Eight L.A. Restaurants That Grow Their OwnFrom Niki Nakayama’s organic Japanese garden to John Sedlar’s rooftop of aeroponic towers, these chefs deserve appluase for their extra efforts in bringing freshly plucked produce to our plates.
Celebrity-Chef ‘Pop-Up’ Café Open in Midtown; Halloween RecipeAstoria: Freeze Peach is hosting a costume party Saturday at 8 p.m. and it’s BYO. [Joey in Astoria]
Boerum Hill: Balsamic vinegar is available as a topping at the new ecofriendly ice-cream parlor Blue Marble, on Atlantic Avenue near Bond Street. [Bergen Carroll]
Chelsea: Tekserv is hosting a Mac OS X Leopard release party tonight with free food and live jazz, and the winner of the leopard-themed costume contest gets an iPod. [Blog Chelsea]
Clinton Hill: New restaurant Mariam at 975 Fulton Street features cuisine from Senegal, Kenya, and Guinea, but even though okra was “cooked down to an indiscernible sludge,” it doesn’t feel overextended; the spot will soon add Jamaican food to the menu. [Eat for Victory/VV]
Flatiron: The Manhattan branch of Boerum Hill restaurant Lunetta opens Monday on Broadway at 21st Street. [Grub Street]
Lower East Side: Essex Street’s newest Shamalian bar may have opened for a night this week, but it’s closed now. [Eater] Just in time for Halloween house parties, the Stanton Social has provided a simple recipe for pumpkin croquettes. [Restaurant Girl]
Meatpacking District: The communal table at Los Dados is supposedly a hot singles scene. [Bottomless Dish/Citysearch]
Midtown West: Bon Appétit’s “Pop-Up” café opened yesterday and features sandwiches and salads designed by Emeril, Giada, Govind, and Pichet Ong, plus desserts from Will Goldfarb. [Midtown Lunch]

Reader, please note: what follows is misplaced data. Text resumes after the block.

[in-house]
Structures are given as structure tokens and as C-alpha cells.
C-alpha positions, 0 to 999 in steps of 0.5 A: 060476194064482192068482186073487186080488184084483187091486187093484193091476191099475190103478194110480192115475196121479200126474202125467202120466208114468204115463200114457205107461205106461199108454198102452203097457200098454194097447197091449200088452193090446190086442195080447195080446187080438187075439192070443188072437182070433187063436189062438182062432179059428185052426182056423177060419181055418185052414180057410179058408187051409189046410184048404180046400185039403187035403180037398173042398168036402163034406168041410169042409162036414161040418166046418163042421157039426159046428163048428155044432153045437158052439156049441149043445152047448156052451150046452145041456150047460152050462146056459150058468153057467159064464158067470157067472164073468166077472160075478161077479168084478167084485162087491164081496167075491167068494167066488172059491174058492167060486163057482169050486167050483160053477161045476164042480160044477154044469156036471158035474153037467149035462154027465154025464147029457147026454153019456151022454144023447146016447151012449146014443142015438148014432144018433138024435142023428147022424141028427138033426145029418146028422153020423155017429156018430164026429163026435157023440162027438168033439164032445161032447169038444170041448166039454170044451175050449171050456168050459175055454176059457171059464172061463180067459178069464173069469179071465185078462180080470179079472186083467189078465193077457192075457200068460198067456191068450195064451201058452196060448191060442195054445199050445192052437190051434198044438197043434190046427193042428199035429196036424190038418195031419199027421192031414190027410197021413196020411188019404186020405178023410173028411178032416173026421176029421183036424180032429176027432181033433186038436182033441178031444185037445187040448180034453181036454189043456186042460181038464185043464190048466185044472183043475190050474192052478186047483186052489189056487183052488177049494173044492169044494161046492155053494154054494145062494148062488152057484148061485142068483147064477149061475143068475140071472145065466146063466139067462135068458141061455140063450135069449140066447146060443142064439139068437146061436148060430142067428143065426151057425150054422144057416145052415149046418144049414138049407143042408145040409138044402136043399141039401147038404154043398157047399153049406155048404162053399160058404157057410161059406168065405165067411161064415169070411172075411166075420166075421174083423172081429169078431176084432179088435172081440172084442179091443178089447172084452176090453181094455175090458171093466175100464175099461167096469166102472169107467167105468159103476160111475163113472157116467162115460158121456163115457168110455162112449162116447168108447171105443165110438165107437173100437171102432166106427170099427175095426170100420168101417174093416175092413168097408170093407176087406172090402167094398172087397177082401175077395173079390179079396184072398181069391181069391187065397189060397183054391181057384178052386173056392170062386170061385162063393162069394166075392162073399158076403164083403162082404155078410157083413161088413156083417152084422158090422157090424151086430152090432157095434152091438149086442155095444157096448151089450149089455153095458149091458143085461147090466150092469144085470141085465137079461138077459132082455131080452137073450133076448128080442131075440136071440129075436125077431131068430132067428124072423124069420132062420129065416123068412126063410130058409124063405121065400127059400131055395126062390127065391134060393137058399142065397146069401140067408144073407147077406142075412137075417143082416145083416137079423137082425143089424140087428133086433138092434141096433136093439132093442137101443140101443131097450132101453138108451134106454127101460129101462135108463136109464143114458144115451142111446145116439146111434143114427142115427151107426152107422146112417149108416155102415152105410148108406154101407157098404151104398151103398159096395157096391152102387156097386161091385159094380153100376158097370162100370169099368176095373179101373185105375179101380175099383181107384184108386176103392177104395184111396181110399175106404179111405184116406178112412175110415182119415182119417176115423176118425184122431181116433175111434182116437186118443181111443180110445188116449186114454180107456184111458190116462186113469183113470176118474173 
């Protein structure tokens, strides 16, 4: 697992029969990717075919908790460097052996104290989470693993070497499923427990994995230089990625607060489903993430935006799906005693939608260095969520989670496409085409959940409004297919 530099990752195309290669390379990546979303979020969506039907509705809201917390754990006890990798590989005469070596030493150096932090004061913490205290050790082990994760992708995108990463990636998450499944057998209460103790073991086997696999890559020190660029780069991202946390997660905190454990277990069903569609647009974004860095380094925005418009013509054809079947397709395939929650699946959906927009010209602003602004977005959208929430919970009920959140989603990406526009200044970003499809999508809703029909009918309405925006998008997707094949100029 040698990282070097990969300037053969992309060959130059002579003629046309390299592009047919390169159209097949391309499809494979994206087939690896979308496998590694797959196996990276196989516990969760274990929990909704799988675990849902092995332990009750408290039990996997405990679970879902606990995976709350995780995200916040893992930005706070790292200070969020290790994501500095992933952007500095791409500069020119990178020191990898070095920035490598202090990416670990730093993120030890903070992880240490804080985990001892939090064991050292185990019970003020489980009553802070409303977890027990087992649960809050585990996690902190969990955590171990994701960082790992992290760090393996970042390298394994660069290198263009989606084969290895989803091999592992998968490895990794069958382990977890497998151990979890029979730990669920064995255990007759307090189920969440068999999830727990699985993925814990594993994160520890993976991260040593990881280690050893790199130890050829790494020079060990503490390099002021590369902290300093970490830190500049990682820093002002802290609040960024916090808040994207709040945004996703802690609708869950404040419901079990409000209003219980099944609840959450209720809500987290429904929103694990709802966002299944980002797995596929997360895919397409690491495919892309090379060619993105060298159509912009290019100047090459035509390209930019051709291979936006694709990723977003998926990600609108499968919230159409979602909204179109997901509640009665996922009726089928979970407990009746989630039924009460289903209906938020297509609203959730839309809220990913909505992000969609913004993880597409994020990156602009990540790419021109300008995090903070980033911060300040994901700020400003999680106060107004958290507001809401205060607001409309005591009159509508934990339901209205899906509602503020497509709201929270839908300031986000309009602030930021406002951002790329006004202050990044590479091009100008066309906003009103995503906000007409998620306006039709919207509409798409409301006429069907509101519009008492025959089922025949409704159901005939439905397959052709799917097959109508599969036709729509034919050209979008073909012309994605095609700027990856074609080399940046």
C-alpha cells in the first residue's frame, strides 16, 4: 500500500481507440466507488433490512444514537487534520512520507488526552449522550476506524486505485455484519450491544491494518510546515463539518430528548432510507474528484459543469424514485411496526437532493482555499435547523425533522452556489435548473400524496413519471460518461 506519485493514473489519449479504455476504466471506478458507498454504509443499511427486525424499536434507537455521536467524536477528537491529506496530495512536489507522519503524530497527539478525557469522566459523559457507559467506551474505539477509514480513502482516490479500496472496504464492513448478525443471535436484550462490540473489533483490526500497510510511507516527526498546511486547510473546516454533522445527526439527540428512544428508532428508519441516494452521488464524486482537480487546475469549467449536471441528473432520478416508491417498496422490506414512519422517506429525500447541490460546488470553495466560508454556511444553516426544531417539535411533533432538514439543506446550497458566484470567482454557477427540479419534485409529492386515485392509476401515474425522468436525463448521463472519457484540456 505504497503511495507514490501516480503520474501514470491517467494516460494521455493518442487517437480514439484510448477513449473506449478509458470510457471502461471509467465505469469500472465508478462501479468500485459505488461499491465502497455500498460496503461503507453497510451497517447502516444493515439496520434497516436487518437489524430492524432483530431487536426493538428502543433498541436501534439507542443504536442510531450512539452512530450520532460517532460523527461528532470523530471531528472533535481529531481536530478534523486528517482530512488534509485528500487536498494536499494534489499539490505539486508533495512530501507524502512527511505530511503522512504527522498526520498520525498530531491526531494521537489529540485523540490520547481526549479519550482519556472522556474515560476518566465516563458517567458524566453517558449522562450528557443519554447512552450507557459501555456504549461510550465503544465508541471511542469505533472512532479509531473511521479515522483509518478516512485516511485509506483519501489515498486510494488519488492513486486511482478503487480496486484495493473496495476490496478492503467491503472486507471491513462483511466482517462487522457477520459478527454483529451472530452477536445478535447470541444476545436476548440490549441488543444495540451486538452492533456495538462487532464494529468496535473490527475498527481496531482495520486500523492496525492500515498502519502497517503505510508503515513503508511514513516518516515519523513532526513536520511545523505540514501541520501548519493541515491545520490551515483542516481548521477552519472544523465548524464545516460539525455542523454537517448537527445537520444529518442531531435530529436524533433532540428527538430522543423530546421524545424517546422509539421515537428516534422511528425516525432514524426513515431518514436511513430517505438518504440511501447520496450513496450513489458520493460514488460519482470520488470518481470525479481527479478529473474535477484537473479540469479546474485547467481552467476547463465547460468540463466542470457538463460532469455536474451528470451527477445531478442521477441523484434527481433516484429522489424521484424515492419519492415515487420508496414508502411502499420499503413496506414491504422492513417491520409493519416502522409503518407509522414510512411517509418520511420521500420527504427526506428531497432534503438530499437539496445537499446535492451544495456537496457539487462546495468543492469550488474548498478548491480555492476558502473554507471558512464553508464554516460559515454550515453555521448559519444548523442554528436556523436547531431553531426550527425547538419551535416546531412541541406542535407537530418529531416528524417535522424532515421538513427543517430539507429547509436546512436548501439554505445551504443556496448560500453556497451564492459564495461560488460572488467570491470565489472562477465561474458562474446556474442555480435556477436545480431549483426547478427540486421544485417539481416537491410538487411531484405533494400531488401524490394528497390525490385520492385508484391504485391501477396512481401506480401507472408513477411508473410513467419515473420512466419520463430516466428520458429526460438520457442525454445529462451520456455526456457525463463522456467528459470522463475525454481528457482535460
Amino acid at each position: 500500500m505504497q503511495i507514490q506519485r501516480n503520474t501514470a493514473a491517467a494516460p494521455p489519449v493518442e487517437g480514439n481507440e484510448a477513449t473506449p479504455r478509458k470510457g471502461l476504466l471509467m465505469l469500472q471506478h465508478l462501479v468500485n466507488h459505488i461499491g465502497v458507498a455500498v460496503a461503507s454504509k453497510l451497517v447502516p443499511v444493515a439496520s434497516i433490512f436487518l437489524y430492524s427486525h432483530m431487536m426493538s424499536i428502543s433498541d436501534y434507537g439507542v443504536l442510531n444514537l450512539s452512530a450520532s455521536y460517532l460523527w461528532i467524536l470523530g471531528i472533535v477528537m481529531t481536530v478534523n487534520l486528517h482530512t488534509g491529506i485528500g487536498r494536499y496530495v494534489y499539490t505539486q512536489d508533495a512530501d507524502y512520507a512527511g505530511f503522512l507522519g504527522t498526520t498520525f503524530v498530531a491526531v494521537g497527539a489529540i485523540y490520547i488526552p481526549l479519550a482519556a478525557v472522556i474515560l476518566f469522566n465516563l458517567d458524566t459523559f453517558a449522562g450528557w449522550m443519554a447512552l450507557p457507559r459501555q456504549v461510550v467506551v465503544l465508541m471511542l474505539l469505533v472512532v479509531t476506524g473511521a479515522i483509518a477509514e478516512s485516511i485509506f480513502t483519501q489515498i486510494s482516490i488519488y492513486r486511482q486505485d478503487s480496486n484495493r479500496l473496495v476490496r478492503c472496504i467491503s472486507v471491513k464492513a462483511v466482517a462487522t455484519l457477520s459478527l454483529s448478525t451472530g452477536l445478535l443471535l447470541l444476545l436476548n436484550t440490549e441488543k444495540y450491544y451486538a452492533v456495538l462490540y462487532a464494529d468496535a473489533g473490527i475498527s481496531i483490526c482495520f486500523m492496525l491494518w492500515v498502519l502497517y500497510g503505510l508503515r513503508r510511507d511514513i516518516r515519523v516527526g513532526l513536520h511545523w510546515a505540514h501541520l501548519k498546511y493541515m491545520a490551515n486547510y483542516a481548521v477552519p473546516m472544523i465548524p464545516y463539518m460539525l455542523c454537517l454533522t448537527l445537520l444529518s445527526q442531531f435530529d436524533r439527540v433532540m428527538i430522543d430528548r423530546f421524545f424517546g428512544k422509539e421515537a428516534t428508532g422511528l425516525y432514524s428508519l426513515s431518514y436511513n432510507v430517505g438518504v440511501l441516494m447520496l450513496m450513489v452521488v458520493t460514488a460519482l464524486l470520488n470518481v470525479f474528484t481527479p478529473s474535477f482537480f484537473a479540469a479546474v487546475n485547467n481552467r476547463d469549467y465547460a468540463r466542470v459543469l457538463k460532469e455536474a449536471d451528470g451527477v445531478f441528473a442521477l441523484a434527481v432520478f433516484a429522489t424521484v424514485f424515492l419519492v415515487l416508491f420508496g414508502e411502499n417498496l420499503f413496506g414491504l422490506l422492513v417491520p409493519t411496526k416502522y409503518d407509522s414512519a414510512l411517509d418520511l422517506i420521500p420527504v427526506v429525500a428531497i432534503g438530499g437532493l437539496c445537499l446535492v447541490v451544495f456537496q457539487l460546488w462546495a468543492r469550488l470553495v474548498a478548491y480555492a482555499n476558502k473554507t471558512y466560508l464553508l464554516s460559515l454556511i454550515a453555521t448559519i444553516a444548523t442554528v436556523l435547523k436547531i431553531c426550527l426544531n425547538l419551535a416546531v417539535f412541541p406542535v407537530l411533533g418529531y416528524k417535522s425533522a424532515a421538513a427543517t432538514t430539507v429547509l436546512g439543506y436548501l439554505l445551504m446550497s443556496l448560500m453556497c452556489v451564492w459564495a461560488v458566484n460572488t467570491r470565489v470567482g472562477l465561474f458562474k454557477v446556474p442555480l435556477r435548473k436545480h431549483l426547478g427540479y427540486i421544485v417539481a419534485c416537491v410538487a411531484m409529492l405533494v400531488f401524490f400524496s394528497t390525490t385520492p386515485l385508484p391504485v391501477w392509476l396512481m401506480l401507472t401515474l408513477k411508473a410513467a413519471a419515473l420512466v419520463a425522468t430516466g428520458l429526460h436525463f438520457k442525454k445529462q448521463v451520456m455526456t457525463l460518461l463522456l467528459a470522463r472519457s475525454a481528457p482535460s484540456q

Related: Celebrity Chefs Flock to Former Home of Cheesy Celebrity Restaurant
Prospect-Lefferts-Gardens: Papas & Sons market was busted Wednesday. “Word on the street is that someone in there was running numbers,” but no one’s talking. [Across the Park]
Celebrity Chefs Flock to Former Home of Cheesy Celebrity Restaurant
The building that was the Hard Rock Café at 221 West 57th Street, having committed so many affronts to gastronomy over the years, is about to atone, temporarily. Bon Appétit is turning it into a “pop-up supper club and café” where, from October 25 to November 3, a series of celebrity chefs will do demos and book signings during lunchtime. The names should be familiar ones, ranging from TV chefs like Cat Cora and Giada De Laurentiis to established New York stars like Claudia Fleming and Will Goldfarb. Every day, the café area will feature a different signature dish from that day’s chef. Bon Appétit promises affordability, too: All the dishes at lunch will cost $10 or less.
The roster of chefs is after the jump.
Is Govind Armstrong Worried Enough About New York?When top out-of-town chefs move to New York, it’s always a crapshoot. Some, like Fort Worth’s Tim Love, come in conspicuously and wash out; others, like Atlanta’s Sotohiro Kosugi, now at Soto, come in under the radar but quickly grab our attention. L.A.’s Govind Armstrong doesn’t expect much of a problem: The ultra-laid-back chef made South Beach his own and expects New York to treat him equally well. “A lot of New Yorkers come down here to Miami, and I’ve been coming up there forever, so I have a lot of friends to support me,” he tells us. “I’m not trying to reinvent the way New Yorkers eat. But I can’t not grow, you know?”
Govind Armstrong Bringing His South Beach Magic North
Given that we have now exported Craft to L.A., it’s about time for L.A. to return the favor. That seems to be on the horizon: Word is that Govind Armstrong, the former Spago prodigy and current toast of South Beach, is planning to open a restaurant here in NYC. (Or so we hear from a source who is close to the Table 8 chef.) Armstrong, who began his career at 13 working for Wolfgang Puck, has told intimates that the space is all picked out and the deal almost done, but he’s not giving a location until the lease is signed, and the restaurant itself is probably nearly a year away. Still, as the chef with the distinction of having prepared the only decent meal we’ve ever eaten in South Beach (not counting Wolfie’s, of course), we have to say that our city will be richer for having him.